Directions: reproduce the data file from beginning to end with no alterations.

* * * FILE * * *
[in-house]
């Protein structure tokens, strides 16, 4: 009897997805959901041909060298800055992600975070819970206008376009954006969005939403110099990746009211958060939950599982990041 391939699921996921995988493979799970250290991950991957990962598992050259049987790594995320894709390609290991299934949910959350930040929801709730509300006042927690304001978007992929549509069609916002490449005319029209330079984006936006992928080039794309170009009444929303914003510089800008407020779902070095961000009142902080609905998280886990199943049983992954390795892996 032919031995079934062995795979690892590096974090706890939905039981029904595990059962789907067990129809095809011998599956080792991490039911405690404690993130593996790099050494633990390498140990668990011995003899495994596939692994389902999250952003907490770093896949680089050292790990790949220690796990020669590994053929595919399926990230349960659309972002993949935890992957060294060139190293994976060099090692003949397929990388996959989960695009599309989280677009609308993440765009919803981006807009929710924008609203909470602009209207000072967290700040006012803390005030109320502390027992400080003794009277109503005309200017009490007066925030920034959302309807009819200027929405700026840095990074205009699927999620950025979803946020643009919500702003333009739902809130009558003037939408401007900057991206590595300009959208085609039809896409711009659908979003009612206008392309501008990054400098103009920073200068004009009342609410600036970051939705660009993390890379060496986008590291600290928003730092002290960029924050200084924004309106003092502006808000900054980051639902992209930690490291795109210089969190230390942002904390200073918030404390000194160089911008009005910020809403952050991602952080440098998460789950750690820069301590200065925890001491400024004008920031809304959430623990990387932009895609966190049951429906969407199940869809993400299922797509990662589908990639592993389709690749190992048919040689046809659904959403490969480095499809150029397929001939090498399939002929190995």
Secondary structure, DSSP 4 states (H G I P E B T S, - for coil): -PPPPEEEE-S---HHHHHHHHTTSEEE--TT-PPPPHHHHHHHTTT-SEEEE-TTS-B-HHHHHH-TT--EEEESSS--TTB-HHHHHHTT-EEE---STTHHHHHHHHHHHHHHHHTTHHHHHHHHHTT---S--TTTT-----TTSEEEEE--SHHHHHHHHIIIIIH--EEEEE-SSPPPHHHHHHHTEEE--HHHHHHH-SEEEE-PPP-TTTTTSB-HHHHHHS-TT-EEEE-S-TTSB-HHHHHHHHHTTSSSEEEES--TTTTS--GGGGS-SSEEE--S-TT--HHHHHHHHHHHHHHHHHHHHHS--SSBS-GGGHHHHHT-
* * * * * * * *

[in-house]
């Protein structure tokens, strides 16, 4: 009897997805959901041909060298800055992600975070819970206008376009954006969005939403110099990746009211958060939950599982990041 391939699921996921995988493979799970250290991950991957990962598992050259049987790594995320894709390609290991299934949910959350930040929801709730509300006042927690304001978007992929549509069609916002490449005319029209330079984006936006992928080039794309170009009444929303914003510089800008407020779902070095961000009142902080609905998280886990199943049983992954390795892996 032919031995079934062995795979690892590096974090706890939905039981029904595990059962789907067990129809095809011998599956080792991490039911405690404690993130593996790099050494633990390498140990668990011995003899495994596939692994389902999250952003907490770093896949680089050292790990790949220690796990020669590994053929595919399926990230349960659309972002993949935890992957060294060139190293994976060099090692003949397929990388996959989960695009599309989280677009609308993440765009919803981006807009929710924008609203909470602009209207000072967290700040006012803390005030109320502390027992400080003794009277109503005309200017009490007066925030920034959302309807009819200027929405700026840095990074205009699927999620950025979803946020643009919500702003333009739902809130009558003037939408401007900057991206590595300009959208085609039809896409711009659908979003009612206008392309501008990054400098103009920073200068004009009342609410600036970051939705660009993390890379060496986008590291600290928003730092002290960029924050200084924004309106003092502006808000900054980051639902992209930690490291795109210089969190230390942002904390200073918030404390000194160089911008009005910020809403952050991602952080440098998460789950750690820069301590200065925890001491400024004008920031809304959430623990990387932009895609966190049951429906969407199940869809993400299922797509990662589908990639592993389709690749190992048919040689046809659904959403490969480095499809150029397929001939090498399939002929190995």
Secondary structure, DSSP 4 states (H G I P E B T S, - for coil): -PPPPEEEE-S---HHHHHHHHTTSEEE--TT-PPPPHHHHHHHTTT-SEEEE-TTS-B-HHHHHH-TT--EEEESSS--TTB-HHHHHHTT-EEE---STTHHHHHHHHHHHHHHHHTTHHHHHHHHHTT---S--TTTT-----TTSEEEEE--SHHHHHHHHIIIIIH--EEEEE-SSPPPHHHHHHHTEEE--HHHHHHH-SEEEE-PPP-TTTTTSB-HHHHHHS-TT-EEEE-S-TTSB-HHHHHHHHHTTSSSEEEES--TTTTS--GGGGS-SSEEE--S-TT--HHHHHHHHHHHHHHHHHHHHHS--SSBS-GGGHHHHHT-